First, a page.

I was seated, on each of the sessions of the three-day teaching alongside two remarkable contemporaries of mine — literally so, in terms of ‘age-bracket’ and our ‘batch’ in the IAS — Aruna Roy and Wajahat Habibullah. When His Holiness said that awareness of ‘dukha’ (sorrow, suffering) is crucial but rather than dwell passively on that knowledge, the Buddhist way would be to be actively compassionate in the amelioration of suffering, I thought to myself that right beside me, in front of His Holiness, were two examples of ‘active compassion’. Aruna in the way she has galvanised exploited humans to ask for the Right to Information, to food, work and wages. And Wajahat in the way he has tried, uniquely for an individual, to make room for trust, for ‘vishvas’, ‘bharosa’ or ‘aitbar’ in Kashmir. The distinguished sociologist Professor Andre Beteille has written about how important a framework of rights is but, equally, how important it is for that framework to be held together by the adhesive of trust. The trampling of human rights for dignity and justice, of animal rights for plain decent handling, and of the ‘rights’ of natural resources to not be raped for monopoly gain, is a national shame. Equally, the wholesale erosion of trust between individuals and institutions, between society and the State, among different limbs of the State, has to be seen as a national sorrow. “I trust him,” would be the biggest compliment that can be paid or earned by anyone in India today.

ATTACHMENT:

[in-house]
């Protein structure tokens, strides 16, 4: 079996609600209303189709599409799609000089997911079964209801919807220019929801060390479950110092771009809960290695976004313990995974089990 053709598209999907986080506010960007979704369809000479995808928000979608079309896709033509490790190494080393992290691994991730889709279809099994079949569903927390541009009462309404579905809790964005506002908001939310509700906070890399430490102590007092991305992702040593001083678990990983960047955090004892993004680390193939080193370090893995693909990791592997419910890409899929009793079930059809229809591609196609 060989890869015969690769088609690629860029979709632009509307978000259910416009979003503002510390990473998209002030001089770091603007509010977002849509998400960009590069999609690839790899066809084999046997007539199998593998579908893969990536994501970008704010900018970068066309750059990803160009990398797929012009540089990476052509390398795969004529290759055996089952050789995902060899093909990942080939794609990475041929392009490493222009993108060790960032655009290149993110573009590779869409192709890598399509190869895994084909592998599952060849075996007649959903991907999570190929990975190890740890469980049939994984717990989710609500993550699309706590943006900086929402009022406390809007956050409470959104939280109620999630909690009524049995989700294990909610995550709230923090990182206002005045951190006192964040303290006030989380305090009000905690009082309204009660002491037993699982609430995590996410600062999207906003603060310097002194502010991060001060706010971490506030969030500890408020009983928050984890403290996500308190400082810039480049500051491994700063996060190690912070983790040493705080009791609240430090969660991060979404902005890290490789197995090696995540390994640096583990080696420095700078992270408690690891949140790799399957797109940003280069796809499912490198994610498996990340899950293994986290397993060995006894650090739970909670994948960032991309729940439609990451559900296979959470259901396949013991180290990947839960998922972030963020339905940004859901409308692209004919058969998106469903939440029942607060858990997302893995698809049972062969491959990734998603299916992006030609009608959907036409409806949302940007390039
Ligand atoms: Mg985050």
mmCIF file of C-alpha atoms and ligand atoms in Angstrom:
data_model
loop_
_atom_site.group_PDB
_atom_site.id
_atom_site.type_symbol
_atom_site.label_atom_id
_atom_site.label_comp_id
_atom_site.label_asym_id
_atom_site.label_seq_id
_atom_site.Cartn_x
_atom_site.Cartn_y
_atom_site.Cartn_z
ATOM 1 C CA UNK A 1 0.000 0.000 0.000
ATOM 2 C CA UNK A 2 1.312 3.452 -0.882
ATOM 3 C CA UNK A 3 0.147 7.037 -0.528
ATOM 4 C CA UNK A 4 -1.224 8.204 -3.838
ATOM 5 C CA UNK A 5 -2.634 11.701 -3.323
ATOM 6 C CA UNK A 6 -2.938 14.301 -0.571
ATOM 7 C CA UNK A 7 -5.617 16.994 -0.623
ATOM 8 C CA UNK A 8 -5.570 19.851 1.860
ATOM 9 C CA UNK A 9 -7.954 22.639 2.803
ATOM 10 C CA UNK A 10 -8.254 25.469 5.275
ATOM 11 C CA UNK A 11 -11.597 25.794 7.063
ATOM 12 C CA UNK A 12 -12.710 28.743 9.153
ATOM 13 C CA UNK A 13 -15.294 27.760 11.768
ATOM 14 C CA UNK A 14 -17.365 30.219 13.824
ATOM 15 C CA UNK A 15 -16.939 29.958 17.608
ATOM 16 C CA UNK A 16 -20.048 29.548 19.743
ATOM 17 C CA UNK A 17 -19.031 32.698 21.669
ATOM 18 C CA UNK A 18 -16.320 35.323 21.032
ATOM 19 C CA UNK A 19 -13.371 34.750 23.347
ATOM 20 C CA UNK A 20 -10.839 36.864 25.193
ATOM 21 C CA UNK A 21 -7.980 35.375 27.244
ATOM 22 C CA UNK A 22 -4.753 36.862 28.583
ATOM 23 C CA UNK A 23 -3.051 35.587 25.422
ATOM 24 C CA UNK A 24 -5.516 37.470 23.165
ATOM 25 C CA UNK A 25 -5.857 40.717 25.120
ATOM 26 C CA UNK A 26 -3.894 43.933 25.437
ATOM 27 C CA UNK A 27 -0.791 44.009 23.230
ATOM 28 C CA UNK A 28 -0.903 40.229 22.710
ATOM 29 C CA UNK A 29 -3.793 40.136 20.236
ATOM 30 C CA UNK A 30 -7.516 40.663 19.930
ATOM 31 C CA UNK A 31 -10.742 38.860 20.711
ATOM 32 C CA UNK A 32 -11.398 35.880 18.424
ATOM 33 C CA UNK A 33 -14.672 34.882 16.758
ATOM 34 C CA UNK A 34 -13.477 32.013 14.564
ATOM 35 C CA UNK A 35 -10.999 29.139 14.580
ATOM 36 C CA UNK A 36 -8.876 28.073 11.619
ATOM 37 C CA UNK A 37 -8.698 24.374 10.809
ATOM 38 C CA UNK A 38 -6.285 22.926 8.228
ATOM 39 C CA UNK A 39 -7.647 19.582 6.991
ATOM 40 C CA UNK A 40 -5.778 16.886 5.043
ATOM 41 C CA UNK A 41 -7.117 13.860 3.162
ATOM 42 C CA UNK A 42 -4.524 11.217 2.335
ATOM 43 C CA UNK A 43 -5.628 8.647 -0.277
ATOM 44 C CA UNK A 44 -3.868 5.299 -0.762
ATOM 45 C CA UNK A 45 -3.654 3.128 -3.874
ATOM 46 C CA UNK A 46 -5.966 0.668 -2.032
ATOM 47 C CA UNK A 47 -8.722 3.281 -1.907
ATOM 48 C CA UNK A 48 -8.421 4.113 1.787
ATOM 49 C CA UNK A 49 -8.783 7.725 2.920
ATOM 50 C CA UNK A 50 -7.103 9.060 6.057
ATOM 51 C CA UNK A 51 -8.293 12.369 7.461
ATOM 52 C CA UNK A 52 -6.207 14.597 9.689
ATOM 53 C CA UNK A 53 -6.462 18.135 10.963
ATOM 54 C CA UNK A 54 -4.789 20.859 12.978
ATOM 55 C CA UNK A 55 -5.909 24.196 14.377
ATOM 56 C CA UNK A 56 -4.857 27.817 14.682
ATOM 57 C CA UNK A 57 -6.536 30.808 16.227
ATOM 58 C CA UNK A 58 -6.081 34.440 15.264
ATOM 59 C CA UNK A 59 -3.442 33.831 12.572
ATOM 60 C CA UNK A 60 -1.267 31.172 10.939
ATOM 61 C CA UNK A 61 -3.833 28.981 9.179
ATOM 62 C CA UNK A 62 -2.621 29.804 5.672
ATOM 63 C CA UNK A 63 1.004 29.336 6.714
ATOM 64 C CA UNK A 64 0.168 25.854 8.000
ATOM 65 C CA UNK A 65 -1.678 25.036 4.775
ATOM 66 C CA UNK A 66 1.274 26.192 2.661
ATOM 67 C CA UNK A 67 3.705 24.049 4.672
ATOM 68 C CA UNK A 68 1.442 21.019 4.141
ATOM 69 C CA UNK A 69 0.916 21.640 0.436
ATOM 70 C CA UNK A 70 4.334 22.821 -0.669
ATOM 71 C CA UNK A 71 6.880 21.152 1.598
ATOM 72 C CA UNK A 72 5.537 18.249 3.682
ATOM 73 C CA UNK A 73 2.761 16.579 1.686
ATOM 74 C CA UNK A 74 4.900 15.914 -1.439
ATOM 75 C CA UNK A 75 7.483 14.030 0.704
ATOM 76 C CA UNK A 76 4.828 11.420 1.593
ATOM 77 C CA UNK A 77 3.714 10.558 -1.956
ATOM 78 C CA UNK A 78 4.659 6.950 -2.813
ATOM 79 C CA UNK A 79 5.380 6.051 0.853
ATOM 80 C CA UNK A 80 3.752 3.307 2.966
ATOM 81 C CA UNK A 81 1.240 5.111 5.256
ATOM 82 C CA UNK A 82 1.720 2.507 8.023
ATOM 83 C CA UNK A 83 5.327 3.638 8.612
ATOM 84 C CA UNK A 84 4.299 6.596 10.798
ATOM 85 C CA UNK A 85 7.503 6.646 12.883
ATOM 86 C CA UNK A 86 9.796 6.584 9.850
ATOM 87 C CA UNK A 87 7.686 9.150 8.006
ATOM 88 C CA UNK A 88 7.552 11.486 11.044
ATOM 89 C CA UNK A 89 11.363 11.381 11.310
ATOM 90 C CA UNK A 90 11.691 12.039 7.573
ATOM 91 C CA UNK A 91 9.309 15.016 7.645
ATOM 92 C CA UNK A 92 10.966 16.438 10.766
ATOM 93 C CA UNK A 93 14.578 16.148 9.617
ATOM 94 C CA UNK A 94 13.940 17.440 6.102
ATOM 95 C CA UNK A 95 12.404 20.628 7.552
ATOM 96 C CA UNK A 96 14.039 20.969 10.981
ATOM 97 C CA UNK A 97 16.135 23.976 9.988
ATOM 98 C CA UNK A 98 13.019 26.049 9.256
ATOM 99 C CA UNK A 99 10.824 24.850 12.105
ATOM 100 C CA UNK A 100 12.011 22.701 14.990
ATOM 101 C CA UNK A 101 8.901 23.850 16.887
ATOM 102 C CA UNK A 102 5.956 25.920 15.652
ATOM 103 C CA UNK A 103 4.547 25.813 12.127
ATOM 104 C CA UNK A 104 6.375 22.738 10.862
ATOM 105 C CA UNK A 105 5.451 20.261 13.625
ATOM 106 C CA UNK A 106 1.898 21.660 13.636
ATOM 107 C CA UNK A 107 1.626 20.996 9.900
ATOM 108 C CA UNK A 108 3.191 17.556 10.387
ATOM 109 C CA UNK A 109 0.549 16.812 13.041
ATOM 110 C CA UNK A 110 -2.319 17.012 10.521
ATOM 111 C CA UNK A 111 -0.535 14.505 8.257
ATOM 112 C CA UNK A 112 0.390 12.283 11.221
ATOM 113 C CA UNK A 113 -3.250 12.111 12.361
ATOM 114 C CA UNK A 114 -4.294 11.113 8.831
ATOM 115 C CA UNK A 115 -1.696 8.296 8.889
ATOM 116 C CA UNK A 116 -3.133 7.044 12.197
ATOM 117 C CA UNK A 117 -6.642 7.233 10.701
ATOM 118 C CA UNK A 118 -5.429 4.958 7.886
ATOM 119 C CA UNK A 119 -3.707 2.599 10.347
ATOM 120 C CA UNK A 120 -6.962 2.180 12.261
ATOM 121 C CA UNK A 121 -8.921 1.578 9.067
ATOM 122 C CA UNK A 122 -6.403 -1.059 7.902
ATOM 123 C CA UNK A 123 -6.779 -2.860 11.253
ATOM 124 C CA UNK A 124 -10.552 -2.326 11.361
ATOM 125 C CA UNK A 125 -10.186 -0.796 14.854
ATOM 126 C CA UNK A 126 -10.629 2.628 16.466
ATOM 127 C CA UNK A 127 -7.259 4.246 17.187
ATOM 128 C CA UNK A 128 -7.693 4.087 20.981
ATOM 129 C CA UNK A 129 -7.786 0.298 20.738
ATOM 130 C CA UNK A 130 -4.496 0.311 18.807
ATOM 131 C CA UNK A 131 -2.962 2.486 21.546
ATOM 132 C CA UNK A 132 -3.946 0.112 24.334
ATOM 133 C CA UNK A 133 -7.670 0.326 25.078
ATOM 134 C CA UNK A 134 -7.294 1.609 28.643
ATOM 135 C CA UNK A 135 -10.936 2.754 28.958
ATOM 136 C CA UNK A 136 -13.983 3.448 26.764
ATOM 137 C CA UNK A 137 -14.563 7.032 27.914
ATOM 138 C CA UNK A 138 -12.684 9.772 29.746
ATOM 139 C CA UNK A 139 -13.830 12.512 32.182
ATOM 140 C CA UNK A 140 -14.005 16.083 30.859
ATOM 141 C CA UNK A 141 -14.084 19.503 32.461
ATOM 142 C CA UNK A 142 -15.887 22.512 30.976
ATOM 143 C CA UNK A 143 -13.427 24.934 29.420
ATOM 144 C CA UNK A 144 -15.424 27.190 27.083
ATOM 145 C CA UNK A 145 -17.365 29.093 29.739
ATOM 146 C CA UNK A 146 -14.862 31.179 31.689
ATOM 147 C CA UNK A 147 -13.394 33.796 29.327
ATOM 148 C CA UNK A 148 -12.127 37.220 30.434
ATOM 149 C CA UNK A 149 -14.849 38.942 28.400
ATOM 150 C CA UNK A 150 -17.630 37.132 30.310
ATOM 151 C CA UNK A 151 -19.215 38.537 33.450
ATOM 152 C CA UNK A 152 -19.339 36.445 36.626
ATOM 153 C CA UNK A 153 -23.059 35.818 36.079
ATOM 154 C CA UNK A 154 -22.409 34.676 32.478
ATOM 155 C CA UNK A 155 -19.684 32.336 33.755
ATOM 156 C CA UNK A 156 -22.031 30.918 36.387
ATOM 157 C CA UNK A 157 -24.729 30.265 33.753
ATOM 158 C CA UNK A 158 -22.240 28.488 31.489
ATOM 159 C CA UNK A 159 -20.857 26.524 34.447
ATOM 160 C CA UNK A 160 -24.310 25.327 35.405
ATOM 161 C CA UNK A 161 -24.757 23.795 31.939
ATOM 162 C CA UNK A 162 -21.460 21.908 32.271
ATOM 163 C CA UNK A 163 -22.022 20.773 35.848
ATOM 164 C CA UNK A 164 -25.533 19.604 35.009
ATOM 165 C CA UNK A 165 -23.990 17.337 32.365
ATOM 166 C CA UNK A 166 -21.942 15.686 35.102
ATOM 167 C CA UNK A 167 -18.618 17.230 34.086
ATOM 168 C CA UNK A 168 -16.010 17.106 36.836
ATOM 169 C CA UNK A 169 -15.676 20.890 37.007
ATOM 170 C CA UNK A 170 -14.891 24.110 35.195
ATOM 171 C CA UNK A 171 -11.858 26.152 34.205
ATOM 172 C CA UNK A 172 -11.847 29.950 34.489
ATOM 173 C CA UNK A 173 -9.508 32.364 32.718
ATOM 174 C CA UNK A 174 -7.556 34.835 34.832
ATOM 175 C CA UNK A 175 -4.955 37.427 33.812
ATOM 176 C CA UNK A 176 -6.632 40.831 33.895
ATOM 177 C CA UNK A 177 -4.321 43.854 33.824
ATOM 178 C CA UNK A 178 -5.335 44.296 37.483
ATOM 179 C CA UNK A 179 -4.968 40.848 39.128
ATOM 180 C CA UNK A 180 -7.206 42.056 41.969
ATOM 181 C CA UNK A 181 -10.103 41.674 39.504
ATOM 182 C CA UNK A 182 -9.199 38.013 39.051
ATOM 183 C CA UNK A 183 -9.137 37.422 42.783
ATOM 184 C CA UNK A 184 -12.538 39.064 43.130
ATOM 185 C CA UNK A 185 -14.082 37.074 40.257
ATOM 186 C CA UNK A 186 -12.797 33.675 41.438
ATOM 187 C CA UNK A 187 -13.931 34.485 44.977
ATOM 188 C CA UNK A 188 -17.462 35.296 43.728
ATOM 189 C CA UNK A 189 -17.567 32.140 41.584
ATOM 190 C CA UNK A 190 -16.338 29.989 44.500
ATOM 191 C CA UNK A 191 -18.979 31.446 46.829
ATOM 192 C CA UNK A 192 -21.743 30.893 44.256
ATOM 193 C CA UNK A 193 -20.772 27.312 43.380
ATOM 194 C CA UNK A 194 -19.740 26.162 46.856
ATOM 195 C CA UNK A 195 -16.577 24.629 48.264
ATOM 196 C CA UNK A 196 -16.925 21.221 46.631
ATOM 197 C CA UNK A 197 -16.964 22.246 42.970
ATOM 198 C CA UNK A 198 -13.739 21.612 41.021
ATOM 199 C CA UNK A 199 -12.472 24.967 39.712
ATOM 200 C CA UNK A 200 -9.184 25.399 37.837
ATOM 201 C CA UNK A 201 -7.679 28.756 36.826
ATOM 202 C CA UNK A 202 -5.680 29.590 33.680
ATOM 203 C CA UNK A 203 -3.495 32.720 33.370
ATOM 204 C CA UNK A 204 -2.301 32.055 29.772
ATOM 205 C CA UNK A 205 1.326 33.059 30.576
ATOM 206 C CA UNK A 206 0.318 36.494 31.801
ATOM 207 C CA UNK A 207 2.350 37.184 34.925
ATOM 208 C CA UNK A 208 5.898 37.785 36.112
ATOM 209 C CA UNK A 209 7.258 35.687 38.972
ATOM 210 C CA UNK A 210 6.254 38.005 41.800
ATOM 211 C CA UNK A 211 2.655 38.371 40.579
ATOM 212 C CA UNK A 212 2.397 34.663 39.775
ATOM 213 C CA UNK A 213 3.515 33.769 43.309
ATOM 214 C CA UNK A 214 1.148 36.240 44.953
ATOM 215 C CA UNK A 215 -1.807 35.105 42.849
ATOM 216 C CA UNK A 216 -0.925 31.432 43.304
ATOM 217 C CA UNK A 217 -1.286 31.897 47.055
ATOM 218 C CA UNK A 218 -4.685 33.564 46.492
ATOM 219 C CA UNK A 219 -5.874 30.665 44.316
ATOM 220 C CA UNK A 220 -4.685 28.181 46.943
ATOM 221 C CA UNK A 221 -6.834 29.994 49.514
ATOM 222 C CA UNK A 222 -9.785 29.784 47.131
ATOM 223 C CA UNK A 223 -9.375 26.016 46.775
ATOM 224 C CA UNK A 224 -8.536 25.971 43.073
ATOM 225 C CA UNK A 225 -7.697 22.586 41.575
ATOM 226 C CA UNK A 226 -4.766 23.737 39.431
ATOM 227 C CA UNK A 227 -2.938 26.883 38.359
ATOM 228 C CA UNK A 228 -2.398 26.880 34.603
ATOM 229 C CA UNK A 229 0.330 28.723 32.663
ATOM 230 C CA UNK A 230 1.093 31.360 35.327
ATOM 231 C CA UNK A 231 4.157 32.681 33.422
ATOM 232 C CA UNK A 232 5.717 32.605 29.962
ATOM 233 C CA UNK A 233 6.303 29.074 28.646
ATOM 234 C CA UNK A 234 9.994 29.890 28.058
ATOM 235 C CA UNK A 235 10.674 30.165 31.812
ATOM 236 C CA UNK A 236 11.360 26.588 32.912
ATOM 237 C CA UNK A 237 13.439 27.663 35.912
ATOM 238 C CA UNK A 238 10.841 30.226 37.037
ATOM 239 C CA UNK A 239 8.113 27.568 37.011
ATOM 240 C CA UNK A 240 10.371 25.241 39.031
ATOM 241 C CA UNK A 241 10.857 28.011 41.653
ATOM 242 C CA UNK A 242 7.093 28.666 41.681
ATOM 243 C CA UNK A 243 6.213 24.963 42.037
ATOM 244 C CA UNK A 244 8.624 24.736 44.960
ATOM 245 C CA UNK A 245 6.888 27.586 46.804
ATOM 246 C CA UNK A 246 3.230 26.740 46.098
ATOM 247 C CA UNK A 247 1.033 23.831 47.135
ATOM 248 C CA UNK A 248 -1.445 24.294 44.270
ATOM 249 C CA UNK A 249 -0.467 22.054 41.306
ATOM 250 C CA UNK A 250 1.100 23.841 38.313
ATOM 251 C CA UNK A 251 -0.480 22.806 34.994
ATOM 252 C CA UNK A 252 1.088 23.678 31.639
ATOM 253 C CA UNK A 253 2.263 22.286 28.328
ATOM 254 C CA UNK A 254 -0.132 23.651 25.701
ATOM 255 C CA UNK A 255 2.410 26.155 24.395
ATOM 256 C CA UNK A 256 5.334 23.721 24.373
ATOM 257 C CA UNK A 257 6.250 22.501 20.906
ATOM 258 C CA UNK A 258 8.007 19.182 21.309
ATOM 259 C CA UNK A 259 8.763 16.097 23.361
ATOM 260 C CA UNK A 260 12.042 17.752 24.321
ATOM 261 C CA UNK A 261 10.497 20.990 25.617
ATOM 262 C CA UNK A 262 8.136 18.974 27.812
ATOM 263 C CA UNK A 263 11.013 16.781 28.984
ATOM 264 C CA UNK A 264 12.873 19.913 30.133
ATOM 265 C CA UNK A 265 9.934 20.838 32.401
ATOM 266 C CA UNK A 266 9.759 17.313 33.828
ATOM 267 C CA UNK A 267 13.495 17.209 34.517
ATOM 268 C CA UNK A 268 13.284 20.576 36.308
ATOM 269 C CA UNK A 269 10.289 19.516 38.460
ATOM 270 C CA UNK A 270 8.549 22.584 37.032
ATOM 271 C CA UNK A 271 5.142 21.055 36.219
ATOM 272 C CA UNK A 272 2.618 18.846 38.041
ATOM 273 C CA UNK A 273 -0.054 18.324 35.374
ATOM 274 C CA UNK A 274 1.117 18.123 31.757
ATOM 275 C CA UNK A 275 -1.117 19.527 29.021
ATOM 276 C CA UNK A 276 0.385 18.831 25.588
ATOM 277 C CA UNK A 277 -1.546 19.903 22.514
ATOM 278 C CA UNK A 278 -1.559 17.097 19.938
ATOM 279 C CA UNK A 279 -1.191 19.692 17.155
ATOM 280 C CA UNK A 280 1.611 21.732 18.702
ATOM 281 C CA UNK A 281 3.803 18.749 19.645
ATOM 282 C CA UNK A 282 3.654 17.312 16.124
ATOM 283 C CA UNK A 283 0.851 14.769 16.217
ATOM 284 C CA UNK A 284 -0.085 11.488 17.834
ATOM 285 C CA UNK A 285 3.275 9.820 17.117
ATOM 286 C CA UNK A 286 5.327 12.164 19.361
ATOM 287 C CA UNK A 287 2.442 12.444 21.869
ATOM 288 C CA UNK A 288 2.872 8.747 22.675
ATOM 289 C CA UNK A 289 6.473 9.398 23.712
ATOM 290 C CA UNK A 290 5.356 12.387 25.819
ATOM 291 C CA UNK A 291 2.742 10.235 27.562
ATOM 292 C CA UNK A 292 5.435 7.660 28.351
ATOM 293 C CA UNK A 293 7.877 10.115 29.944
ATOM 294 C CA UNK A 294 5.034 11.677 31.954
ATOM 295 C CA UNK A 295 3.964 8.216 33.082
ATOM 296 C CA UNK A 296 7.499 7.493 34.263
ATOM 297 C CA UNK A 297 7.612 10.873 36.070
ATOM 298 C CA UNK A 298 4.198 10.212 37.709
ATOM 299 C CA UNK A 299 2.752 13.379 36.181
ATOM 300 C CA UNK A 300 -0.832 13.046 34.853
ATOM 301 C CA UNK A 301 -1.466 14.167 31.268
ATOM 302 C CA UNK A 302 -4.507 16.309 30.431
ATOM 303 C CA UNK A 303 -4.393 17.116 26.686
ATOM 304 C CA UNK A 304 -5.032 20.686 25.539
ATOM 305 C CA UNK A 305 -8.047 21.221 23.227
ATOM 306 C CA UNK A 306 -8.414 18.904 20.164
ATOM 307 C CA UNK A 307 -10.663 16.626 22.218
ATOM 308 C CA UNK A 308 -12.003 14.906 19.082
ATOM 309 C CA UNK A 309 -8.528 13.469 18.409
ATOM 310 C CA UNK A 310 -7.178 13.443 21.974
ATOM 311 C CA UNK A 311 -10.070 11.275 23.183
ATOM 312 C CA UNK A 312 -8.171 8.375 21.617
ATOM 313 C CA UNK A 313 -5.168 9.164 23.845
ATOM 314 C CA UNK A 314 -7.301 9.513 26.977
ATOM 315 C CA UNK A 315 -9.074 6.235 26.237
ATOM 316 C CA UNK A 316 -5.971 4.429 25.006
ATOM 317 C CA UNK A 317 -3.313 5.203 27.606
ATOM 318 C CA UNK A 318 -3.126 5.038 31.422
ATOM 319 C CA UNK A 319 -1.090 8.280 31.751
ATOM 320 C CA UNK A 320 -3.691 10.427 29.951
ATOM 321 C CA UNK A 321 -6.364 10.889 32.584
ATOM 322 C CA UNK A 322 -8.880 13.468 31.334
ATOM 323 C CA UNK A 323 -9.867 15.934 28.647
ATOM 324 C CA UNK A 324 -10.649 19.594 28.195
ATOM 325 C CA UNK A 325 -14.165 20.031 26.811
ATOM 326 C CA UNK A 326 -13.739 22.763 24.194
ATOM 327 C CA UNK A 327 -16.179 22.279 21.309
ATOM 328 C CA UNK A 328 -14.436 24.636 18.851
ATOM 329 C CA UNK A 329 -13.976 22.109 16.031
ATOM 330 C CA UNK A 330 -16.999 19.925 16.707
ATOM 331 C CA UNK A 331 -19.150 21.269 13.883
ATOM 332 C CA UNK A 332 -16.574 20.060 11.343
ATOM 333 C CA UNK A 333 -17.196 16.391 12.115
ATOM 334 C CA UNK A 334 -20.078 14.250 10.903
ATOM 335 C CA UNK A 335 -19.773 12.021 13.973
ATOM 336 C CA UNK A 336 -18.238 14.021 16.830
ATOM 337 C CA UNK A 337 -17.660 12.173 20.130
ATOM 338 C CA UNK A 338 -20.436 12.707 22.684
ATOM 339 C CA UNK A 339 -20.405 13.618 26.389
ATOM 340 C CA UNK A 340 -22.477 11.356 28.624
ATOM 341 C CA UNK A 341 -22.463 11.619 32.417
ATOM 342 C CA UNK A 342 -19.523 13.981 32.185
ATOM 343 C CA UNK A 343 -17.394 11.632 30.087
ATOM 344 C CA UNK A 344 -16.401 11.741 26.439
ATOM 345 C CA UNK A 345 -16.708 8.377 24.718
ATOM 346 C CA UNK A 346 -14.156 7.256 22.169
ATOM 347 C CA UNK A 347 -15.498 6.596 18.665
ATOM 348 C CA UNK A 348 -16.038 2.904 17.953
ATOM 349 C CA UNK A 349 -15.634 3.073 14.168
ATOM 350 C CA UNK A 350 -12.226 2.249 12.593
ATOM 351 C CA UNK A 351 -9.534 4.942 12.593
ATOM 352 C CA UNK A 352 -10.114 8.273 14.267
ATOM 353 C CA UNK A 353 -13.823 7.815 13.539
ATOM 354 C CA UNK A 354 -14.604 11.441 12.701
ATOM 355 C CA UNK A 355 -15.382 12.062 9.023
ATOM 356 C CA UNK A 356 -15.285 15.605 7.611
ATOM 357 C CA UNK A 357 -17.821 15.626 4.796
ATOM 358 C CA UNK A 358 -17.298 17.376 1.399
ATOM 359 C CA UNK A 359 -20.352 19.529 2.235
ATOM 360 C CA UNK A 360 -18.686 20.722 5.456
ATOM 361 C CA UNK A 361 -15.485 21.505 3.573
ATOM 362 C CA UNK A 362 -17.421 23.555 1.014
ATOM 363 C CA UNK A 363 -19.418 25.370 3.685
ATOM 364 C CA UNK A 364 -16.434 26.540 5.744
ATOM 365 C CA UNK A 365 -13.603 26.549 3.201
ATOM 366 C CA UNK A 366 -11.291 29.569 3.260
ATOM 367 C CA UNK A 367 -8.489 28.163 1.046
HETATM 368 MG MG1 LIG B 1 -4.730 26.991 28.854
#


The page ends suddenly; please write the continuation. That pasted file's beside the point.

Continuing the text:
The restoration of trust in different sectors of our life has to begin with some sincere and public ownings by the culpable of their culpability, by the complicit of their complicity. And it must, of course, be accompanied by a rigorous enforcing of rights and justice from the State and through the courts of law. But the process needs an inner drive, a moral rotor. It needs a propulsion of the spirit. We do not have the Mahatma amid us. We, however, do have a craving for moral example, for ethically-driven leadership, for the telling stricture of a man and even more, of a woman with the courage of an active conviction.

At a point in the discourse the Dalai Lama said: “Sometimes people think I can heal them from illness… But I am not a healer… I have no such powers…” Yet, he was being a skilled diagnostician when he spoke of selfishness and hypocrisy — with a shaking of his forefinger that I can never forget — as being two dominant human failings. He did not, but we could add to those two: envy, ambition, scurrility, violence.

Among the very few moral aquifers in our country is surely, Tenzin Gyatso, the 14th Dalai Lama. In seeing him as a protocol-guest and not as a master physician with medicaments — including the saving grace of humour — for his guru’s immortal but pain-afflicted land, we are denying ourselves.

Gopalkrishna Gandhi is a former administrator, diplomat and governor

The views expressed by the author are personal